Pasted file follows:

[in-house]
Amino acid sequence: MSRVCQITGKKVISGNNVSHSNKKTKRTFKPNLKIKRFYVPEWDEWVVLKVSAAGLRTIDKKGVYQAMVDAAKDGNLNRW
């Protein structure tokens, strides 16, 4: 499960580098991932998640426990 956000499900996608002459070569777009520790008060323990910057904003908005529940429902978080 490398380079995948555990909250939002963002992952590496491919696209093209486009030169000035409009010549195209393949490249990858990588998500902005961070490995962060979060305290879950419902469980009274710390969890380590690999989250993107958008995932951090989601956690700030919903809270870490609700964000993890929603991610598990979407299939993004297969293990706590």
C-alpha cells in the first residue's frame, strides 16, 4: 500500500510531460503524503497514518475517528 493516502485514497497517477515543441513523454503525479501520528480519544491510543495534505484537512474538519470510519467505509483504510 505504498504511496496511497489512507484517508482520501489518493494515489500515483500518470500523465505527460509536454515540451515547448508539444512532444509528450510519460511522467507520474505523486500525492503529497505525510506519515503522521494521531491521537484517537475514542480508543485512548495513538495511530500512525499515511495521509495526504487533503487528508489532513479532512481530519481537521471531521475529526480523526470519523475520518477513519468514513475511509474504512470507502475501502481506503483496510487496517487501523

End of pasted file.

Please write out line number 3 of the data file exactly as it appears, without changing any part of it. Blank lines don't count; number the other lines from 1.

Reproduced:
């Protein structure tokens, strides 16, 4: 499960580098991932998640426990 956000499900996608002459070569777009520790008060323990910057904003908005529940429902978080 490398380079995948555990909250939002963002992952590496491919696209093209486009030169000035409009010549195209393949490249990858990588998500902005961070490995962060979060305290879950419902469980009274710390969890380590690999989250993107958008995932951090989601956690700030919903809270870490609700964000993890929603991610598990979407299939993004297969293990706590």